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June 14, 2024
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Today’s key stories about Boeing center on the annual shareholder’s meeting last Friday and the implication of actions taken, including the re-election of David Calhoun to the board and approval of his pay package before his retirement.  While we think neither approval was in the interest of stakeholders of the company, this was to be expected with institutional investors voting with management.

Boeing’s current board chair, who is also heading the search committee for the next CEO, is now in the spotlight and has been mentioned as a potential candidate for the position himself in some reports.  Steve Mollenkopf, former CEO at Qualcomm, is suddenly facing more scrutiny over a leadership decision that could make or break the company’s future.

The potential legal actions for fraud are giving some victim’s hope that Boeing will face consequences for the MAX crashes in 2018 and 2019.  Many felt the 2021 deferred prosecution agreement with Boeing was insufficient, and since that agreement has now been breached, justice may now be served.  Boeing has until June 13th to respond, and the DOJ until July 7th to determine its next course of action.  We expect a negotiated solution and additional fines and sanctions on Boeing to result from their breach of the prior agreement.

Links to today’s key stories follow:

  • For Boeing MAX crash victim’s mom, years of despair, and then, last week, hope – Seattle Times
  • NASA delays Boeing Starliner crewed launch again over helium leak – Aerotime Hub
  • Whistleblower John Barnett demanded ‘Boeing pay’ in eerie note before he was found dead in car park – Mirror UK
  • The law may be coming for Boeing’s fraud – Jacobin
  • Boeing Board approves $32.8 million compensation, re-elects CEO Calhoun – Aviation A2Z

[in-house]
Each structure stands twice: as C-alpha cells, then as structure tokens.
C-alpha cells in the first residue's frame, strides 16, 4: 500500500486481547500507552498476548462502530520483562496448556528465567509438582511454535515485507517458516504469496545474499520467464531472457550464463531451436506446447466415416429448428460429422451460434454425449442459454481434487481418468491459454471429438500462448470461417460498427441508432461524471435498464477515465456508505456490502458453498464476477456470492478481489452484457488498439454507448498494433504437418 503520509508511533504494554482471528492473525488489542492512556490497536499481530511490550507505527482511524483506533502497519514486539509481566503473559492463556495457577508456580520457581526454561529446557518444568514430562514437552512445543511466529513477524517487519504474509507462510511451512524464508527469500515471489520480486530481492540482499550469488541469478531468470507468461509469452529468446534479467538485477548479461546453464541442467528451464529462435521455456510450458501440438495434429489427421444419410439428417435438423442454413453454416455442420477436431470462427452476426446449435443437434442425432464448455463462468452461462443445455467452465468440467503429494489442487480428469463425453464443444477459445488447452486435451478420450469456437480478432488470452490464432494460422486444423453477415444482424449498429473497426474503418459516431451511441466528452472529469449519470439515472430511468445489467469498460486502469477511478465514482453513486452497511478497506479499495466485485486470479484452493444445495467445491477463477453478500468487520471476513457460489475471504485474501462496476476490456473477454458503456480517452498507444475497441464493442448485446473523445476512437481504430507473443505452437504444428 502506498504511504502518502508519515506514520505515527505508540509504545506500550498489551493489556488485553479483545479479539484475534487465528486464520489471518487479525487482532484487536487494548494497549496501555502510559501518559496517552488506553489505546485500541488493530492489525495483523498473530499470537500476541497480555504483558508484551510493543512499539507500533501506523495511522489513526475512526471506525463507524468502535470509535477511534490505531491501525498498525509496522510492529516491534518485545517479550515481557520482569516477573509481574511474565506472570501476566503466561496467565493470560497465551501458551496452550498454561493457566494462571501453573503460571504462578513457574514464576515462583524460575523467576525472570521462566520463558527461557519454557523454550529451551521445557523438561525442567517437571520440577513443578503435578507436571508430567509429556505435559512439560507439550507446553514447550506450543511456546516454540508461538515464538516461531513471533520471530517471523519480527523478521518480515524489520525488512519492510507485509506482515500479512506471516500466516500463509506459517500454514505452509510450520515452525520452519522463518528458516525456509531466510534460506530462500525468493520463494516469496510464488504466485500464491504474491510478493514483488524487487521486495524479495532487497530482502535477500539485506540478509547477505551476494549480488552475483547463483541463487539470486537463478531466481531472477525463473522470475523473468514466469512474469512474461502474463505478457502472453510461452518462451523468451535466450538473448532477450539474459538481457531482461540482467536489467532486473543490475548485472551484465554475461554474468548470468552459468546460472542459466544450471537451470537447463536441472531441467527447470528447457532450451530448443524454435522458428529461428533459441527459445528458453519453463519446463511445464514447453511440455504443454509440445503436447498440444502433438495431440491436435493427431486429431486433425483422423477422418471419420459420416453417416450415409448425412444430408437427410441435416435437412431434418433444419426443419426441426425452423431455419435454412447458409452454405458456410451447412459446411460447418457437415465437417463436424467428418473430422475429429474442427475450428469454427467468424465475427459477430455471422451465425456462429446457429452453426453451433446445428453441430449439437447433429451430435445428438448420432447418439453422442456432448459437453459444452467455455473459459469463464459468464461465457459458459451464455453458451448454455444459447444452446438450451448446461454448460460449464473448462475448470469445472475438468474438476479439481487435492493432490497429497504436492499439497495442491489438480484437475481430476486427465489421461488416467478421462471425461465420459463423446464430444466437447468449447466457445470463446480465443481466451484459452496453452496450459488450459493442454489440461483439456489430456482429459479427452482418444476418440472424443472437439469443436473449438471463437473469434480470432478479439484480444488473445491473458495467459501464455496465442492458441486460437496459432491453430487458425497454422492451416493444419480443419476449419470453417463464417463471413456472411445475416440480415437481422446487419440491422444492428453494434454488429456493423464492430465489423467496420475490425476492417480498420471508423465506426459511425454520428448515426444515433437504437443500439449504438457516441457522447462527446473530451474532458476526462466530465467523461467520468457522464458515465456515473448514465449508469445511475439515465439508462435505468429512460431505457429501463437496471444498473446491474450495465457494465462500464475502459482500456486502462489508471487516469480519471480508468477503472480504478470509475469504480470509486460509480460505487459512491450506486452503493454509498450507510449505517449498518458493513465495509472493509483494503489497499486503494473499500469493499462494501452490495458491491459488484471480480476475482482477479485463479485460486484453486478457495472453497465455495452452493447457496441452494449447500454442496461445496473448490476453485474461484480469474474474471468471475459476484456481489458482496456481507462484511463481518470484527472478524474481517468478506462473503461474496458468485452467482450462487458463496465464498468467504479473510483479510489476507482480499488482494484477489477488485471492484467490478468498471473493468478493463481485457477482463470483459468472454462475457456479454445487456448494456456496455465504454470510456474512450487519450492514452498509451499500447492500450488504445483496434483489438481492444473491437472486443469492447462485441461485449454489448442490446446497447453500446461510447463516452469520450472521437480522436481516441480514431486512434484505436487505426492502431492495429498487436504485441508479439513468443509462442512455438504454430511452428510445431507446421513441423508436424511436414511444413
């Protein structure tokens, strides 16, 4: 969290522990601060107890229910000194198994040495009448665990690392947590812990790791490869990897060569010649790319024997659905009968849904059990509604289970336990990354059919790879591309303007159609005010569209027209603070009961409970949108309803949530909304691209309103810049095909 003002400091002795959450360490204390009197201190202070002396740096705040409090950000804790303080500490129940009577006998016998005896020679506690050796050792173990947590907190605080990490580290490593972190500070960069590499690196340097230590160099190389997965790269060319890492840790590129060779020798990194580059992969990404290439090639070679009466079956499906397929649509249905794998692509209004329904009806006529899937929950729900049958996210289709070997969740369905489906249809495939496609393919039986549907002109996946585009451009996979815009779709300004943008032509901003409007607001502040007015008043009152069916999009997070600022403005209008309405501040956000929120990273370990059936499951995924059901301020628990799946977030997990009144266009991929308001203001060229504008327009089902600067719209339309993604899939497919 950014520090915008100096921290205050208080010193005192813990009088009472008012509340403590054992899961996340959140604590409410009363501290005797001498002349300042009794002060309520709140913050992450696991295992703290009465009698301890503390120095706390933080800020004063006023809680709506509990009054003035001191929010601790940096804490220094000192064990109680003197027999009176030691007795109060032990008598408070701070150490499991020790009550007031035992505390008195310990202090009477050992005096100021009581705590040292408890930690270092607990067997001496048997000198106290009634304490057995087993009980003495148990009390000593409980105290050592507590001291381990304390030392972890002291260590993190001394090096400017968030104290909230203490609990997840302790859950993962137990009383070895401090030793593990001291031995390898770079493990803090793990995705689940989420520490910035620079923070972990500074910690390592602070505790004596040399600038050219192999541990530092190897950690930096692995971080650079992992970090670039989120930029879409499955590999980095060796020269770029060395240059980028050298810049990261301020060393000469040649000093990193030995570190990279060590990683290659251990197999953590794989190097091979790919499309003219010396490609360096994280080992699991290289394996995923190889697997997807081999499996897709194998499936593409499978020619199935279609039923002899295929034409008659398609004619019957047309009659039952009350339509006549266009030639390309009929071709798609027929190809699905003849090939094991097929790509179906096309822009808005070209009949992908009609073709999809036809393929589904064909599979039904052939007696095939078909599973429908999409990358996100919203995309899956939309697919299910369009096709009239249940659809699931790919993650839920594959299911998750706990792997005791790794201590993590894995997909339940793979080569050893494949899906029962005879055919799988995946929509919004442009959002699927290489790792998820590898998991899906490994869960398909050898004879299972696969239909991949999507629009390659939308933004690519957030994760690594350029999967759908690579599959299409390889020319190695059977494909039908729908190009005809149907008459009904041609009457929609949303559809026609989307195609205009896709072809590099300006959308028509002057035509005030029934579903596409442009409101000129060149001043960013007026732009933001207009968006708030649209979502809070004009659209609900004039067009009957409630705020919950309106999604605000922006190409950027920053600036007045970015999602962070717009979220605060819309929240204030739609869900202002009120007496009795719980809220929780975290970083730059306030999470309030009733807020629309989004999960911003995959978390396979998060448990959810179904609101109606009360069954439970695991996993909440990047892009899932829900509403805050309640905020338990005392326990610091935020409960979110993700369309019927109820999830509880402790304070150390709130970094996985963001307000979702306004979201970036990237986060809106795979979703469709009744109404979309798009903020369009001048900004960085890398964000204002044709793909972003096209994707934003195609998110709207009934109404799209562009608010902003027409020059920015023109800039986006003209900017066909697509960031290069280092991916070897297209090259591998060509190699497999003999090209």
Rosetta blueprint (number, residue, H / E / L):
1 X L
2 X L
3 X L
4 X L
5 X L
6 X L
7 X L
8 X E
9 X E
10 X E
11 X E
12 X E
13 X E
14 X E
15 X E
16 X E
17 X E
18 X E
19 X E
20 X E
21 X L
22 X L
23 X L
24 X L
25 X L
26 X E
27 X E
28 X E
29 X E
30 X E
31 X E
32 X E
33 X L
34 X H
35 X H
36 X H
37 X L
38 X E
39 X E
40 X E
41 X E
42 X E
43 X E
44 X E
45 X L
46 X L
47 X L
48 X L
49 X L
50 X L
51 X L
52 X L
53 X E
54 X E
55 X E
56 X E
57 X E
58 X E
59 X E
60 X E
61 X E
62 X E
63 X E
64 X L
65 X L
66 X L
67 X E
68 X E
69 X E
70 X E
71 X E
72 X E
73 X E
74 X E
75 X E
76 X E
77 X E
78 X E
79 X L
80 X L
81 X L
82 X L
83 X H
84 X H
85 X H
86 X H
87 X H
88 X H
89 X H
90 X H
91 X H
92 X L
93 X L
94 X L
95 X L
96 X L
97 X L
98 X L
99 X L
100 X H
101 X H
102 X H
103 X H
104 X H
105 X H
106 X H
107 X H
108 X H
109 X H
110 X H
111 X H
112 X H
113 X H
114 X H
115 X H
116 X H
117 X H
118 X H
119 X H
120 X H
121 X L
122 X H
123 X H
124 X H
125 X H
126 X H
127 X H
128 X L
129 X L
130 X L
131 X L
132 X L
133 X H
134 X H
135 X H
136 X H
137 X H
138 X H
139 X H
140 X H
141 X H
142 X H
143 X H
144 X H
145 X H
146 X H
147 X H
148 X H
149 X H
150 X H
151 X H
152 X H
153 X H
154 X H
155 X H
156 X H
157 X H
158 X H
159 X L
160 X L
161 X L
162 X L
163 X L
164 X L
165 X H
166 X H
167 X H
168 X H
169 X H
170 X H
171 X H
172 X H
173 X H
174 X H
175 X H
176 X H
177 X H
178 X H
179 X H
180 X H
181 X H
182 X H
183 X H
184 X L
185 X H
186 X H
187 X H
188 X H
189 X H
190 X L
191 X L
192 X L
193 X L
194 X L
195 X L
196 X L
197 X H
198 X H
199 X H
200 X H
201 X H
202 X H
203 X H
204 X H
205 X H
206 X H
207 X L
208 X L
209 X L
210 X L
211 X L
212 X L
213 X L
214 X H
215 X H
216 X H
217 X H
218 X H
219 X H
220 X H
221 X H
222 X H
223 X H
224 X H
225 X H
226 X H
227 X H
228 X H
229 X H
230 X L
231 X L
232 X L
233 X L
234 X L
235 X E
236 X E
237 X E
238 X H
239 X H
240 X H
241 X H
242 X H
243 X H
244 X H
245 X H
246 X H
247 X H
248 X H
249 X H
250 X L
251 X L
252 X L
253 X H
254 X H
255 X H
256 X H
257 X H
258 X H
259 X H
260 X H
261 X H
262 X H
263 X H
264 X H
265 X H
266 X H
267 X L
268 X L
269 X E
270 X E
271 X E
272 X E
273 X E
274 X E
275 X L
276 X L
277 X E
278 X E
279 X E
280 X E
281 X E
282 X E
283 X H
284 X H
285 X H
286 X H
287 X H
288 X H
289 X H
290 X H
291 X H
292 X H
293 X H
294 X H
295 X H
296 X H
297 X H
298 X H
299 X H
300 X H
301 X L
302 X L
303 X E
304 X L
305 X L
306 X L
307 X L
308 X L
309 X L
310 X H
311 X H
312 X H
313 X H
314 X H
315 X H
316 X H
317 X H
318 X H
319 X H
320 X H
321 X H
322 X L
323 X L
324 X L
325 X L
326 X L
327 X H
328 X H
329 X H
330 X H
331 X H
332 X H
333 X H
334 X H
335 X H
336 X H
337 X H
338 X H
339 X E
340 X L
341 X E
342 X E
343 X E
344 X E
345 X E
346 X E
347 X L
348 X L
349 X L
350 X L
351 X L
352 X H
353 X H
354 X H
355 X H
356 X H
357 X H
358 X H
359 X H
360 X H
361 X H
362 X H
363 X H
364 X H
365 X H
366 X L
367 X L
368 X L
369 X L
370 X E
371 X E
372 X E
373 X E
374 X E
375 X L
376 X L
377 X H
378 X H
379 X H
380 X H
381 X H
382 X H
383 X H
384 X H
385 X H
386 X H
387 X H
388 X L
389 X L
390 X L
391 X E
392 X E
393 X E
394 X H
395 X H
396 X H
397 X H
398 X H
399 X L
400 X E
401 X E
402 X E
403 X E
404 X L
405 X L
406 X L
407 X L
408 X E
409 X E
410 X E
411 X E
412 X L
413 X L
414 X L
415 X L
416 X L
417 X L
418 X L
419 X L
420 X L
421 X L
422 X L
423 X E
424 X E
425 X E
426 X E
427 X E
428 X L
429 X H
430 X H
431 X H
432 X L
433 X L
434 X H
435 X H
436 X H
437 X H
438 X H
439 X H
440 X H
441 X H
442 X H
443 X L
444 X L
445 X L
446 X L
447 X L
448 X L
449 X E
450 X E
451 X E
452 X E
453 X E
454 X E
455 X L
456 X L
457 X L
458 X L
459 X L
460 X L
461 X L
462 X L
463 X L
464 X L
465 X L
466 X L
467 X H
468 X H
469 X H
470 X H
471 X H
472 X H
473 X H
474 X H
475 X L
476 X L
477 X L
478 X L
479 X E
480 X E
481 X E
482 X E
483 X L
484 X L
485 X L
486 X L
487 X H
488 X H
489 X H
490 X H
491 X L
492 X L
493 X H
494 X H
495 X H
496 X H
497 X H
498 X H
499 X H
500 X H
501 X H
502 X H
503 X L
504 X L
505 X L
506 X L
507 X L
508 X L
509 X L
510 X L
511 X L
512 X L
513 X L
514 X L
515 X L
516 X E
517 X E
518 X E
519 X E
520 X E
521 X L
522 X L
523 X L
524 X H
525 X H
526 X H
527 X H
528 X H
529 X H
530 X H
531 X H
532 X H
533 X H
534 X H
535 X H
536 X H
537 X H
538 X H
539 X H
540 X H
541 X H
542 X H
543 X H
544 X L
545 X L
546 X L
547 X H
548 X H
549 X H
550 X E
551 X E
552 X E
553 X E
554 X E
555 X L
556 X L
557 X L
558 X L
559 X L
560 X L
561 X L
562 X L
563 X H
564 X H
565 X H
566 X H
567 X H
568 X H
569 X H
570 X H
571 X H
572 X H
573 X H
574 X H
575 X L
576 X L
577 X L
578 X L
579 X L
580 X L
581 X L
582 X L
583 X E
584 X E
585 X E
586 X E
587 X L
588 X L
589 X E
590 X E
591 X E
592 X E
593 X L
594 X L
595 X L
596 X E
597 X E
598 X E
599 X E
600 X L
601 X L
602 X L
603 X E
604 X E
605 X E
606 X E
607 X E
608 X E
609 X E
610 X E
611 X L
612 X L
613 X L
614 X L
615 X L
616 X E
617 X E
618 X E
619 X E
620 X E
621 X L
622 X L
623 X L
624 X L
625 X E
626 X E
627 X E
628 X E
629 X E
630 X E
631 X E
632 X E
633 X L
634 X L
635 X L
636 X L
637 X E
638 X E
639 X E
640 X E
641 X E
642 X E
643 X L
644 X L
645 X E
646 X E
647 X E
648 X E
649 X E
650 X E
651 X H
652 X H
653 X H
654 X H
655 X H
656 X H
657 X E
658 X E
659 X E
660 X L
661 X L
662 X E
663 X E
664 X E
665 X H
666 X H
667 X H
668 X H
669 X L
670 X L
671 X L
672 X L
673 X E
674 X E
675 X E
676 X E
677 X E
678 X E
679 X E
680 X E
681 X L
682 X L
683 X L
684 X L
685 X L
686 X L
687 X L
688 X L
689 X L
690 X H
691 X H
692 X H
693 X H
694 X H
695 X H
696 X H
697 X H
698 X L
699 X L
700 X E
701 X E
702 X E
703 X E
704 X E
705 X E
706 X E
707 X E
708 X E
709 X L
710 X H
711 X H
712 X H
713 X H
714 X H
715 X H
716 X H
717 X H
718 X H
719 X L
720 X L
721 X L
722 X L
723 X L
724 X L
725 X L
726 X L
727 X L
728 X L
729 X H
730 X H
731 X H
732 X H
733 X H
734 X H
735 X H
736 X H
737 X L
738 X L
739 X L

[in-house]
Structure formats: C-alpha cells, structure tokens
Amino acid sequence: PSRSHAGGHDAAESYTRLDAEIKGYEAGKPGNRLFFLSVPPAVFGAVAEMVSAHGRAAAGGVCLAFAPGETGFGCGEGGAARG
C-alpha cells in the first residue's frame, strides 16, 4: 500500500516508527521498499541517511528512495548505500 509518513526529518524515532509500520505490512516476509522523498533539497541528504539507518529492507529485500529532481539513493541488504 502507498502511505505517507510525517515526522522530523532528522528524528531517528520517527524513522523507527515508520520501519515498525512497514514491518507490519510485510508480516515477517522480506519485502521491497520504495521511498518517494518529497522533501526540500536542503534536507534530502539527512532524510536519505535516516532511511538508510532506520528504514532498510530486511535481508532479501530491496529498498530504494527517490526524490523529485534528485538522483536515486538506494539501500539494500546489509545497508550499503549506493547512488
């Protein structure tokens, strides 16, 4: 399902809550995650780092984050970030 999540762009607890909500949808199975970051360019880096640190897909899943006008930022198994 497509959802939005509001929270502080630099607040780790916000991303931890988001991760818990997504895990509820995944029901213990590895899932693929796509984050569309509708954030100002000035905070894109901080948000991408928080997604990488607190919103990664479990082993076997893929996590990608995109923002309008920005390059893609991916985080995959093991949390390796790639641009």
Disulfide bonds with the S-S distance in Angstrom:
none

• Boeing’s low-key board chair steps into the spotlight with CEO hunt – Seattle Times
  • Boeing supplier’s workers face the consequences of 737 MAX hiccups – The State
  • How Spirit AeroSystems fits into Boeing’s rebound plan – CNBC
  • The problems with Spirit AeroSystems’s layoff announcement – Nasdaq

An apparent suicide note from Boeing whistleblower John Barrett was released, and is somewhat convoluted, reflecting a troubled mental state.    In addition, another delay of a few days to the crewed Starliner launch has pushed the schedule back again, while the less experienced competitor beginning the process has made successful launches routine.  Why Boeing can’t come close to matching Elon Musk and a new entrant to space, when McDonnell, acquired by Boeing, effectively ran the Apollo program seems astounding, and a reflection of a culture that supports failure through financial shortcuts.

Finally, the impact of Boeing’s production cuts are being felt throughout the industry, including layoffs announced by Spirit AeroSystems prior to their acquisition by Boeing.  One story highlights the optics of the move, which appear all wrong given the quality issues and problems at Spirit Aero.  The layoffs are, of nothing else, very poorly timed and an image that reflects a lack of concern for safety rather than a future Boeing subsidiary staffing up to actually solve quality problems.  Optics can, and often are, unfair, but need consideration and a non-myopic management in the light of current circumstances.

author avatar
Ernest Arvai
President AirInsight Group LLC

1 thought on “The Daily Boeing: key stories for 20 May 2024

  1. After the Apollo 1 tragedy, Boeing was brought in to straighten out the mess and managed the program through the moon landings. McDonnell did not do this.

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